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Comparison of the Diets of Sympatric Erythristic and Striped Morphs of Plethodon cinereus (Eastern Red-backed Salamander)
Maggie M. Hantak, Daniel J. Paluh, and Cari-Ann M. Hickerson

Northeastern Naturalist, Volume 23, Issue 2 (2016): 219–228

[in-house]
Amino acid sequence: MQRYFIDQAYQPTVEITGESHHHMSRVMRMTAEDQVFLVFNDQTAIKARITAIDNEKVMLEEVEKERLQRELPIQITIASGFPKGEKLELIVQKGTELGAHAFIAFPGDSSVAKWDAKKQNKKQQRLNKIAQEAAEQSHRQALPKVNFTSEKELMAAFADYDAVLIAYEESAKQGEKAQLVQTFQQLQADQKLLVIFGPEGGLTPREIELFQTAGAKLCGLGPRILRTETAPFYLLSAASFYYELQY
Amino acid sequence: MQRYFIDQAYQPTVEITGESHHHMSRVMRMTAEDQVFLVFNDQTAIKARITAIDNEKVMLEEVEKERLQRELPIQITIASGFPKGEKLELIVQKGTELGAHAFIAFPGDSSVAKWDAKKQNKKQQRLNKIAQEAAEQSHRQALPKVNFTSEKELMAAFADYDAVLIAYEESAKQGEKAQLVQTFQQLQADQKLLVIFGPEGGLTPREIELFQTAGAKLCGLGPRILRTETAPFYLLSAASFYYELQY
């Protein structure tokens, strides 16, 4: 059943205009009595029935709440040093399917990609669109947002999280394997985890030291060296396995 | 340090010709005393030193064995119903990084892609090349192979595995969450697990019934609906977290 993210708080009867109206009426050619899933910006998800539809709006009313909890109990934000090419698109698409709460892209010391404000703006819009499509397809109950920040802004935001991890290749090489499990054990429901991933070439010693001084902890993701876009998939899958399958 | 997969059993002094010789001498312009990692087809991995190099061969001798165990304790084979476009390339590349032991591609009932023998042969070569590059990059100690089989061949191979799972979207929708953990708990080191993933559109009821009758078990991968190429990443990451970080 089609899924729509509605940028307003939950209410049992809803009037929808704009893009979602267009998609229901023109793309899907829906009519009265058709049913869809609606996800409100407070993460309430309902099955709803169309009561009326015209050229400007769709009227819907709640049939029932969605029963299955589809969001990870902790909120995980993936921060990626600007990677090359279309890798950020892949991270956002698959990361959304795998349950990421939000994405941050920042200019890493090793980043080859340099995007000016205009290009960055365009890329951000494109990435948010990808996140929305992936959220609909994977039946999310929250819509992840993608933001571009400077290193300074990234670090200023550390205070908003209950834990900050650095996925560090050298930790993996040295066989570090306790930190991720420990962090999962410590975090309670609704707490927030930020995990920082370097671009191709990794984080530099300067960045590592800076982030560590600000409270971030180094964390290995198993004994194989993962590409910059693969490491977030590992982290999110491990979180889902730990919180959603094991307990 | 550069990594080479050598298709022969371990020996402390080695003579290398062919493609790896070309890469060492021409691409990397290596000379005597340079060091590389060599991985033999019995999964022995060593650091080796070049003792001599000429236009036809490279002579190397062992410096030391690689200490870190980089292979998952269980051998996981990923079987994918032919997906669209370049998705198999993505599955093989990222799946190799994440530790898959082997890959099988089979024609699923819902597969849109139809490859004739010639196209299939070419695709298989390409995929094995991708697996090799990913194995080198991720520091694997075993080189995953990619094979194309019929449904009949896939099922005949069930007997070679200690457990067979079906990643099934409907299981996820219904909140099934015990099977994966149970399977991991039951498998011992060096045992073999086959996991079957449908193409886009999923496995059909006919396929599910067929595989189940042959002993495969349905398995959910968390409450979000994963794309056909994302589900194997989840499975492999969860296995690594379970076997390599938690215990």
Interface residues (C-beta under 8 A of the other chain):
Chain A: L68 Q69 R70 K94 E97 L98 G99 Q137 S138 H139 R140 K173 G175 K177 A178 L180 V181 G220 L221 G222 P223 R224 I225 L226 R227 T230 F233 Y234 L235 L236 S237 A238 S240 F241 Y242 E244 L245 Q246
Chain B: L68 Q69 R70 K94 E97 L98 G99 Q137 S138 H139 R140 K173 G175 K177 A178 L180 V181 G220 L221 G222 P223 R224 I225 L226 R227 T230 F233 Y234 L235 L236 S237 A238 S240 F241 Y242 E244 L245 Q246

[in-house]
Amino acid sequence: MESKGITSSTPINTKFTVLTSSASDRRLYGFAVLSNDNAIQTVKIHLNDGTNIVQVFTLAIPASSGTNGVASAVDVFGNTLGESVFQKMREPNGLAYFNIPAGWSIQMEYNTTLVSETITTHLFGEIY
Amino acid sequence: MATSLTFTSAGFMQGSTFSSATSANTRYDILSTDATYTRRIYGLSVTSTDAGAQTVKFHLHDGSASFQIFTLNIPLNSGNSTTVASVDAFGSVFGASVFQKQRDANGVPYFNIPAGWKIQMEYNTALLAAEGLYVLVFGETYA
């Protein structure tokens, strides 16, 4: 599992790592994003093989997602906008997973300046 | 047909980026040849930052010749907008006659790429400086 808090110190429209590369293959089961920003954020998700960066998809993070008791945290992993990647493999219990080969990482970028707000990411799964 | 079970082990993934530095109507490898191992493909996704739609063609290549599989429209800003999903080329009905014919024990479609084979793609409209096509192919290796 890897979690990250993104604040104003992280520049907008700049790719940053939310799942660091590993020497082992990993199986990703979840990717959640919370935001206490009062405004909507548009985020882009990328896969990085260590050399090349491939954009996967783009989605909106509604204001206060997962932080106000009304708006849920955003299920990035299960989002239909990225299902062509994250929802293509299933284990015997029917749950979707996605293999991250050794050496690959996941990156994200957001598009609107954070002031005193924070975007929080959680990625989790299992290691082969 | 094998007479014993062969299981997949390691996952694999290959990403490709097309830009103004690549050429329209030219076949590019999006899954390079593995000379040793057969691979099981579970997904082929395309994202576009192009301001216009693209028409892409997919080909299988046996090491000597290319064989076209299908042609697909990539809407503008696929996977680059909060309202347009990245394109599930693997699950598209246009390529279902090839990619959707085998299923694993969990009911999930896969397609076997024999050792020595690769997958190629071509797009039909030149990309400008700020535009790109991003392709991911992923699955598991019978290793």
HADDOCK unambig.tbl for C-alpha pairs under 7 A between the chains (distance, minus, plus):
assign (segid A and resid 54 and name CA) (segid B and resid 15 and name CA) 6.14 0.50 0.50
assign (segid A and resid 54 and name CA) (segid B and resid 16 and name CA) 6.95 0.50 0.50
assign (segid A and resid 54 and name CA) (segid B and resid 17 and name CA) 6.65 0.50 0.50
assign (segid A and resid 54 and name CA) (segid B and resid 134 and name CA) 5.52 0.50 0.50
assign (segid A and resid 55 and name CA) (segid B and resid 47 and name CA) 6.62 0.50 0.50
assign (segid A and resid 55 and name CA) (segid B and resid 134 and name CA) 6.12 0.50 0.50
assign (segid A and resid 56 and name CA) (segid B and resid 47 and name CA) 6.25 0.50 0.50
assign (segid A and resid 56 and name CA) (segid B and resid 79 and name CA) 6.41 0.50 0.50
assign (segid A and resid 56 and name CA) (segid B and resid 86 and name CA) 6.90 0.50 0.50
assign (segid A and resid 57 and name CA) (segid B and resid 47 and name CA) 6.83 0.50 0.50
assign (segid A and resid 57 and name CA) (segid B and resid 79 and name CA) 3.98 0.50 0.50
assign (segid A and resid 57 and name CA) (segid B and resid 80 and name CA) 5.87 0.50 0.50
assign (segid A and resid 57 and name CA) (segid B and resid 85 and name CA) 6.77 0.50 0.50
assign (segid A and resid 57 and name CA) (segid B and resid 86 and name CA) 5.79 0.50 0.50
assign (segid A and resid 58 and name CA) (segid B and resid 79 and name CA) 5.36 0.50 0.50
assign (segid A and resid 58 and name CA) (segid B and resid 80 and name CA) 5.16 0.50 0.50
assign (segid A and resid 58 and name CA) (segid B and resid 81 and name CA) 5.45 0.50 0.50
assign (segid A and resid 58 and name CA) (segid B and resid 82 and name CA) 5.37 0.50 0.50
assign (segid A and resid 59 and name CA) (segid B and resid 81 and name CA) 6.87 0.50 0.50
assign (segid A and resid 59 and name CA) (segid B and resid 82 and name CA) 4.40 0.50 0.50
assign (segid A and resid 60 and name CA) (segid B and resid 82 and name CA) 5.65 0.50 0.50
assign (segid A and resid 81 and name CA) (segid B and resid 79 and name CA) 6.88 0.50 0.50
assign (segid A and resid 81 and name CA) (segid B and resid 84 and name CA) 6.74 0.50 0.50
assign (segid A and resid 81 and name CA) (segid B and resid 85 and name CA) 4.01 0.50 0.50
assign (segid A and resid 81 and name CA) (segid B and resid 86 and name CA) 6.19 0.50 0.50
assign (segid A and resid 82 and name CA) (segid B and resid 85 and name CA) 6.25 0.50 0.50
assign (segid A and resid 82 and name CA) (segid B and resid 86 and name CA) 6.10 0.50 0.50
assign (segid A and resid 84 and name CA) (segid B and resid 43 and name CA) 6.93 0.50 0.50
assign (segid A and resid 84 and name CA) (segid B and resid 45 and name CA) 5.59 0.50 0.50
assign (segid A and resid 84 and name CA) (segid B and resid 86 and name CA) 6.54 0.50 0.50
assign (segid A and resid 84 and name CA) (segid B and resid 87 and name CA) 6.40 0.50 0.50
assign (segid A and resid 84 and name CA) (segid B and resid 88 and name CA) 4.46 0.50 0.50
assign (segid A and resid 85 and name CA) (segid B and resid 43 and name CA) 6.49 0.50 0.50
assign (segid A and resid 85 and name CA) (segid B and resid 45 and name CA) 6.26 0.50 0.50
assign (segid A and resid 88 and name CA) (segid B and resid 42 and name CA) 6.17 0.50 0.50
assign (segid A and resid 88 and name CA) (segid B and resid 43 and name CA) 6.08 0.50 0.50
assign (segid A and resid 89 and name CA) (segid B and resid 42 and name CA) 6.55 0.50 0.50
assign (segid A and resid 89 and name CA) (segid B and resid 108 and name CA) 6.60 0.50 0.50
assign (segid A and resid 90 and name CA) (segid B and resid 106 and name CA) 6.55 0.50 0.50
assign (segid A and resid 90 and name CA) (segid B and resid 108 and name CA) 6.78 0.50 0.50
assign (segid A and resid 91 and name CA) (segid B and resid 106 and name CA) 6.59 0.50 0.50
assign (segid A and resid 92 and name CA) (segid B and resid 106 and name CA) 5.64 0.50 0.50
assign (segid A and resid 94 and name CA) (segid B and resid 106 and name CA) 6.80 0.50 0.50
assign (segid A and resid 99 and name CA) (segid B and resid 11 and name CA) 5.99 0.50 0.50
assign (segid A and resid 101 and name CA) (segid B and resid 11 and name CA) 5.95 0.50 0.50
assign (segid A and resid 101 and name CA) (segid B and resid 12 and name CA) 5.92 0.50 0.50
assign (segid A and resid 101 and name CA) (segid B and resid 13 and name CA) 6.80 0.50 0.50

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Northeastern Naturalist Vol. 23, No. 2 M.M. Hantak, D.J. Paluh, and C.-A.M. Hickerson 2016 219 2016 NORTHEASTERN NATURALIST 23(2):219–228 Comparison of the Diets of Sympatric Erythristic and Striped Morphs of Plethodon cinereus (Eastern Red-backed Salamander) Maggie M. Hantak1,2,*, Daniel J. Paluh1,3, and Cari-Ann M. Hickerson1 Abstract - Plethodon cinereus (Eastern Red-backed Salamander) exhibits 3 distinct color morphs across eastern North America. The ecology of the least-common phenotype (i.e., erythristic morph) is largely unknown and no study has tested for ecological differences between sympatric erythristic and striped morphs. In this study, we compared dietary contents of striped and erythristic P. cinereus. We identified 553 prey items from 12 prey groups. Mean number and volume of prey per stomach did not differ between the 2 morphs. Important prey types were similar for both morphs and included Acari, formicids, Collembola, Diptera larvae, and adult Coleoptera. Additional studies regarding erythristic P. cinereus ecology will provide a better understanding of the role of this morph in natural populations. Introduction Color polymorphism is defined as the occurrence of 2 or more genetically determined distinct color morphs of a single species that occur within an interbreeding population (Ford 1945, Huxley 1955). Many species exhibit color polymorphism, and this characteristic is especially common in amphibians (Hoffman and Blouin 2000, Petranka 1998). Within the family Plethodontidae, the genus Plethodon contains at least 9 species that are dimorphic in dorsal coloration (Highton 2004, Petranka 1998). Plethodon cinereus (Green) (Eastern Red-backed Salamander), is color polymorphic, and populations of this species vary in color-morph frequency throughout its range, which encompasses the Canadian Maritime provinces and southern Quebec, west into northeastern Minnesota, and south into North Carolina. Renowned for its abundance and large population sizes, P. cinereus has been regarded as the most abundant terrestrial vertebrate in the eastern US (Burton and Likens 1975, Petranka 1998), and is a top-down predator that aids in the regulation of nutrient dynamics on the forest floor (reviewed in Walton 2013). Due to its importance in temperate-forest ecosystems, P. cinereus has been well studied by ecologists, and is considered a model organism for addressing questions in behavioral, conservation, and disease ecology (Anthony and Pfingsten 2013, Jaeger and Forester 1993, Venesky et al. 2015). The 2 most prevalent morphs of P. cinereus are the striped (red-backed) and unstriped (lead-backed) morphs. The striped morph has a red stripe running down 1Department of Biology, John Carroll University, University Heights, OH 44118. 2Current address - Department of Biological Sciences, Ohio University, Athens, OH 45701. 3Current address - Department of Biology, Villanova University, Villanova, PA 19085. *Corresponding author - Manuscript Editor: Peter Ducey Northeastern Naturalist 220 M.M. Hantak, D.J. Paluh, and C.-A.M. Hickerson 2016 Vol. 23, No. 2 the center of a black dorsum, whereas the unstriped morph lacks a red dorsal stripe (Petranka 1998). These 2 morphs are often found in sympatry; however, the ratios at which the 2 morphs occur vary considerably among localities and range from 0% striped to 100% striped (Anthony and Pfingsten 2013, Moore and Ouellet 2015, Pfingsten and Walker 1978). The third, less common, P. cinereus phenotype is the erythristic (all-red) morph. This morph does not possess a dorsal stripe and is entirely orange-red with off-white coloration laterally and ventrally. Some erythristic individuals possess black mottling, which is often confined to the tail. The erythristic morph has been found in 4 Canadian provinces and 10 states, and typically co-occurs with the striped morph at low frequencies (rarely >20% of the population) (Moore and Ouellet 2014). Several studies have characterized the diet of P. cinereus (Adams and Rohlf 2000, Anthony et al. 2008, Jaeger 1990, Maerz et al. 2006, Maglia 1996). In general, these studies have indicated that P. cinereus is a dietary generalist that feeds opportunistically on a variety of leaf-litter–dwelling invertebrates, with the most numerous prey items identified as Acari (mites), Formicidae (ants), and Collembola (springtails). Although the diet of P. cinereus has been described at several localities, few studies have examined dietary differences between P. cinereus morphs (but see Anthony et al. 2008, Paluh et al. 2015). Anthony et al. (2008) examined the diet of striped and unstriped P. cinereus collected on a single day and found that the diets of striped individuals were significantly more diverse and were made up of more profitable prey (i.e., small, soft bodied prey which are easily digested and pass through the gut quickly; Jaeger 1990), compared to the diets of unstriped salamanders. Further work has suggested these dietary differences may influence mate choice and territoriality in this species, and play a role in maintaining morph frequencies in that population (Acord et al. 2013, Reiter et al. 2014). Ecological data are relatively sparse for erythristic P. cinereus morphs, and no study has attempted to examine the dietary differences between striped and erythristic individuals in sympatry. In this study, we examined dietary contents of striped and erythristic morphs from a single locality in northeast Ohio to: (1) describe the diet of erythristic P. cinereus and (2) determine if there is dietary separation between the 2 color morphs occurring in sympatry. We hypothesized that there would be differences between the 2 color morphs in dietary composition, prey importance, and niche breadth (prey diversity). Methods We collected dietary contents of striped (n = 29; 18 male, 11 female) and sympatric erythristic (n = 25; 10 male, 15 female) P. cinereus morphs at the West Woods, Russell Township, Geauga County Park District, OH (41°27'16.2''N, 81°19'47.0''W; Fig. 1). The study site is characterized by silt-loam soils, and the dominant trees are Acer saccharum Marshall (Sugar Maple), Fagus grandifolia Ehrh. (American Beech), Acer rubrum L. (Red Maple), Liriodendron tulipifera L. (Tulip Poplar), and Prunus serotina Ehrh. (Black Cherry). Plethodon cinereus forage in leaf litter during wet conditions, and move under cover to areas that retain moisture and prey Northeastern Naturalist Vol. 23, No. 2 M.M. Hantak, D.J. Paluh, and C.-A.M. Hickerson 2016 221 between precipitation events (Jaeger 1980). Therefore, we sampled beneath rocks, logs, and artificial cover (slate floor-tiles from a previous study conducted in 2011) at least 2 days after rainfall, when salamanders had returned to cover objects to escape desiccation. We sampled several days after rain to maximize our ability to capture animals. We searched for salamanders within a 10-ha area of the park on 11 collection days during the period 5 September–22 October 2012. Soil temperature was measured with a waterproof digital soil probe (Update THDP-450 NSF). On collection days, mean soil temperature ranged from 20.6 ºC in early September to 10.5 ºC in late October, and differed by sampling date (F10 = 196.70, P < 0.0001). However, we assume the seasonal decline in soil temperature did not affect our sampling because we were able to find both morphs on each of the 11 collection dates. Air temperature and relative humidity were recorded each sampling day using a digital max/min thermohygrometer (Forestry Suppliers, Inc, MS, USA). We used digital calipers to measure salamander length from the tip of the snout to the anterior angle of the vent (SVL) to the nearest 0.01 mm and an AWS-100 digital balance (American Weigh Scale, Norcross, GA) to measure mass. We determined sex by the shape of the snout—reproductive male P. cinereus have an enlarged snout, whereas females possess a blunt snout (Anthony et al. 2008). We employed gastric lavage to collect diet samples from salamanders during daylight hours. This is a non-lethal procedure in which a small-diameter, flexible Figure 1. Map showing the location of Ohio within the eastern US. The inset map depicts the counties of northeastern Ohio; the location of our field site is in the western part of Geauga County, OH. Northeastern Naturalist 222 M.M. Hantak, D.J. Paluh, and C.-A.M. Hickerson 2016 Vol. 23, No. 2 tube is inserted through the mouth and into the stomach, and dietary items are flushed out with water (Bondi et al. 2015, Fraser 1976). We collected dietary samples from salamanders ≥30 mm SVL. To minimize the possibility of detecting variation in diets attributed to differences in body size, we size-matched salamanders by collecting striped and erythristic individuals of similar SVL (mm) on each sampling day (size range = 30.7–41.9 mm). Additionally, we attempted to collect equal numbers of both morphs on each sampling day; however, the frequency of the erythristic morph is low in this population (10–15%). To ensure independence of data, we toe-clipped sampled salamanders before releasing them at their capture location and did not sample any recaptured individuals. We placed dietary samples in 1.5-mL centrifuge tubes containing 70% ethanol for storage at John Carroll University, University Heights, OH. We examined all dietary samples under a dissecting stereomicroscope. We organized all invertebrate specimens into morphospecies, counted them, and identified each to the lowest taxonomic resolution possible (usually order). We used morphospecies (i.e. invertebrates that were assumed different species based upon their distinct morphological differences) in our prey community composition analyses in an attempt to prevent artificially simplifying the data set and missing important dietary differences that would be masked by only analyzing orders of litter invertebrates. We measured length and width of each prey item to the nearest 0.01 mm and estimated volume as a prolate spheroid using the equation (Dunham 1983): Prey volume = (4π/3) (length/2) (width/2)2 We employed non-metric multidimensional scaling (nMDS) to illustrate dietary variation between the 2 phenotypes. We used 1-way analysis of similarity (ANOSIM) to detect any statistical differences in dietary composition between morphs and sex, and examined numbers of each morphospecies per sample in this analysis. Both the nMDS and ANOSIM results were based on Bray-Curtis dissimilarity matrices (PRIMER version 5). We calculated Shannon diversity index (H') to represent niche breadth for each dietary sample. We compared diversity indices between morphs using 2-tailed t-tests (SPSS version 21). We used the equation: Ix = [(nx/N) + (vx/V) + (fx/F)] /3 to calculate importance values (Ix) for the 12 prey groups that individually accounted for >1% of the total invertebrates consumed by striped and erythristic P. cinereus, where nx, vx, and fx represent the number, volume, and frequency (number of stomachs containing that prey), respectively, of each prey group, and N, V, and F represent the sums of those values across all prey types in the stomachs examined. Importance values range between 0 and 1 and provide a measure of importance of each prey group in an organism’s diet (Anderson and Mathis 1999, Powell et al. 1990). We calculated the importance values at the taxonomic resolution of order so they would be comparable to results from other diet studies of P. cinereus. We used 2 separate χ2 tests to compare the number (i.e., total number of prey across all stomachs) and frequency (i.e., number of stomachs with a given prey type) and 2-tailed Northeastern Naturalist Vol. 23, No. 2 M.M. Hantak, D.J. Paluh, and C.-A.M. Hickerson 2016 223 t-tests to compare total volume and number of the most-common prey groups between morphs (SPSS version 21). We natural log-transformed all data [LN(x + 1)] to improve adherence to normality, and adjusted degrees of freedom for cases in which there was violation of equal variance. Results We identified 553 prey items, representing 12 commonly occurring categories of invertebrates, from 54 salamanders. Within these prey categories, striped morphs (n = 29) consumed 289 invertebrates, while erythristic morphs (n = 25) consumed 264 invertebrates. Dietary contents were similar between morphs. For both striped and erythristic morphs, numerically the most common prey items consumed were Acari, Collembola, and Formicidae (Table 1, Fig. 2). These 3 prey groups made up 69% of the diet of striped and 71% of the diet of erythristic salamanders. The 3 most important categories of prey were consumed in the following proportions for each morph: striped and erythristic morphs consumed Acari (41% and 39%), Collembola (16% and 22%), and Formicidae (12% and 10%), respectively. Volumetrically important prey items for both salamander phenotypes were Formicidae, Coleoptera, and Hemiptera (Table 1, Fig. 2). Mean number (striped = 9.10, erythristic = 8.88; Z = 0.21, P = 0.83, 2-tailed) and mean volume of prey per dietary sample (striped = 44.98 mm3, erythristic = 51.15 mm3; Z = 0.36, P = 0.720, 2-tailed) did not differ between morphs. When we examined the number, frequency, and volume of important taxa as determined by our Ix values, we found no differences with regard to morphs. The total number of prey consumed (χ2 7 = 11.56, P = 0.75), frequency of prey in stomachs (χ2 7 = 4.23, P = 0.116), and volume (F7 = 0.34, P = 0.945) of important prey taxa were similar for striped and erythristic P. cinereus. In our prey-community composition analyses, individual morphospecies (75 categories) did not vary between the 2 P. cinereus color morphs (global R = 0.191; P = 0.203; Fig. 3), or between genders (global R = -0.025, P = 0.158). Within each color morph there were no gender differences in total prey consumed (erythristic, t23 = 1.23, P = 0.234; striped, t27 = 1.18, P = 0.248). Estimates of niche breadth did Table 1. Importance values (Ix) for dominant-prey categories (i.e., those that made up greater than 1% of the total number of invertebrates for each morph) of striped and erythristic morphs of Eastern Red-backed Salamander. The 6 most-important prey categories (*) for each phenotype were calculated from (in parentheses) the total number of each prey type (nx), the total volume of each prey type (vx) and the frequency (fx) of each prey type. Prey taxon Striped (n = 29) Erythristic (n = 25) Acari 0.409* (118, 47.57, 23) 0.405* (95, 69.36, 12) Formicidae 0.306* (35, 371.75, 17) 0.255* (24, 293.75, 12) Collembola 0.261* (50, 44.85, 17) 0.270* (55, 56.78, 14) Coleoptera 0.165* (11, 319.89, 8) 0.197* (13, 335.09, 8) Diptera (larvae) 0.159* (32, 40.09, 10) 0.112 (13, 7.29, 7) Hemiptera 0.114* (5, 267.55, 5) 0.100 (3, 256.61, 3) Diptera 0.111 (11, 33.88, 8) 0.130* (14, 23.86, 8) Lepidoptera (larvae) 0.059 (2, 178.92, 2) 0.125* (5, 235.98, 5) Northeastern Naturalist 224 M.M. Hantak, D.J. Paluh, and C.-A.M. Hickerson 2016 Vol. 23, No. 2 not differ between phenotypes (mean H' striped = 1.38, mean H' erythristic = 1.41, t39.56 = -0.107, P = 0.915). Discussion This is the first study to describe the diet of the erythristic morph of P. cinereus, and our results demonstrate that sympatric striped and erythristic morphs have similar diets during the autumn season. Weather conditions during our study (mean temperature = 18.1 °C; mean relative humidity = 72.2%) were appropriate for P. cinereus to forage on abundant invertebrate prey (Jaeger 1980). Both striped and erythristic salamander diets were numerically dominated by Acari. Formicids were also important prey items for both morphs at our field site, and although striped Figure 2. Diet differences between striped (gray bars, n = 29) and erythristic (white bars, n = 25) Eastern Red-backed Salamanders. Mean number (A) and volume (B) of prey consumed by each morph (± 1 SE). There were no differences in mean number or volume of prey between the 2 morphs. Northeastern Naturalist Vol. 23, No. 2 M.M. Hantak, D.J. Paluh, and C.-A.M. Hickerson 2016 225 salamanders consumed more formicids than erythristic salamanders, this difference was not significant. Previous studies have shown that the striped morph of P. cinereus consumes more formicids than the unstriped morph (Anthony et al. 2008, Paluh et al. 2015). Paluh et al. (2015) suggested that because ants are an important dietary source for P. cinereus, the striped morph may maintain territories that offer greater foraging opportunities on formicids. Therefore, striped P. cinereus may have higher-quality territories than the erythristic morph at the West Woods site due to the abundance of ants in their diet; however, further research is needed to measure ant abundance in the morph territories to verify this hypothesis. In our study, the erythristic morph consumed more Collembola than the striped morph. This result differs from findings reported by Anthony et al. (2008), which indicated that the striped morph consumed more Collembola than the unstriped morph at a location ~32 km away from our field site. Interestingly, diplopods and isopods were neither abundant nor important prey categories at our field site (Table 1, Fig. 2), a result that also differs from the report by Anthony et al. (2008). For example, isopods made up about 5.5% of the diets of P. cinereus in the Cuyahoga Valley (CV) where Anthony et al. (2008) conducted their diet study, but at our field site, isopods made up only 3% of the diet, an d less than 1% when we removed from the calculation the single individual that consumed 5 isopods. It is possible that the prey community in the CV differs from that of West Figure 3. Nonmetric multidimensional scaling (nMDS) plot depicting variation in species composition found in stomach contents of striped (black symbols) versus erythristic (white symbols) Eastern Red-backed Salamanders. Each symbol represents an individual diet sample. Symbols that are farther from one another indicate greater differences in dietary composition relative to symbols that are closer together. Northeastern Naturalist 226 M.M. Hantak, D.J. Paluh, and C.-A.M. Hickerson 2016 Vol. 23, No. 2 Woods (WW), where our study was conducted. We know for example, the relative abundance of diplopods and isopods present in leaf litter from the Cuyahoga Valley was found to be higher than at West Woods in the fall (mean number of millipedes CV = 0.440, WW = 0.204, F1,28 = 5.35, P = 0.025; mean number of isopods CV = 0.478, WW = 0.262, F1,28 = 4.12, P = 0.048; C.M. Hickerson, unpubl. data). Similarly, although our estimates of niche breadth did not differ between striped and erythristic P. cinereus morphs, the mean diversity (H') of prey found in all salamander guts combined at the West Woods was 1.40 compared to 2.54 at Cuyahoga Valley. Therefore, the diversity of prey consumed was lower for both morphs in our study compared to the morphs examined by Anthony et al. (2008)—a difference that may reflect differences in prey availability at the 2 sites and one that may also be attributed to more exotic invertebrate species at the CV field site (C.-A.M. Hickerson, pers. observ.). Our results do not support our initial hypothesis that sympatric striped and erythristic P. cinereus diets would differ in important prey taxa (as examined by calculating importance values), prey diversity, and prey composition. This finding is in contrast to the results of previous studies on striped/unstriped P. cinereus polymorphism, which have demonstrated a significant divergence in diet (Anthony et al. 2008, Paluh et al. 2015). The striped/unstriped morphs differ in microhabitat use, thermal optima, and metabolic rates (Fisher-Reid et al. 2013, Lotter and Scott 1977, Moreno 1989, Petruzzi et al. 2006). Additionally, the CV P. cinereus population mates assortatively by color (Acord et al. 2013, Anthony et al. 2008). Various mechanisms may drive the maintenance of color polymorphism in populations that differ in the dominant P. cinereus morphs (i.e., striped and erythristic). Studies have suggested that the erythristic P. cinereus morph is a Batesian mimic of the terrestrial eft stage of Notophthalmus viridescens (Rafinesque) (Eastern Newt), which exhibits bright orange coloration and is toxic to potential predators (Brodie 1968, Brodie and Brodie 1980, Kraemer and Adams 2013, Kraemer et al. 2015, Tilley et al. 1982). This strategy may help maintain the striped/erythristic color polymorphism. For example, if predators perceive erythristic P. cinereus as aposematic in coloration, this morph may be afforded additional foraging opportunities at the surface that are unavailable to striped morphs. Due to these extra foraging opportunities, erythristic morphs at our field site may be able to maintain a similar diet to striped morphs, which appear to be a superior competitor in striped/ unstriped populations (Anthony et al. 2008, Paluh et al. 2015). We suggest further research is needed to examine other sympatric populations of erythristic and striped morphs to verify the lack of dietary divergence, as well as test for differences in other ecological traits and identify the presence or absence of assortative mating between these 2 morphs. Acknowledgments John Carroll University provided funding for our project. Permits for this research were granted by the Geauga County Park District, and the Ohio Division of Natural Resources, Division of Wildlife permit number 16-06. This research was conducted with prior approval Northeastern Naturalist Vol. 23, No. 2 M.M. Hantak, D.J. Paluh, and C.-A.M. 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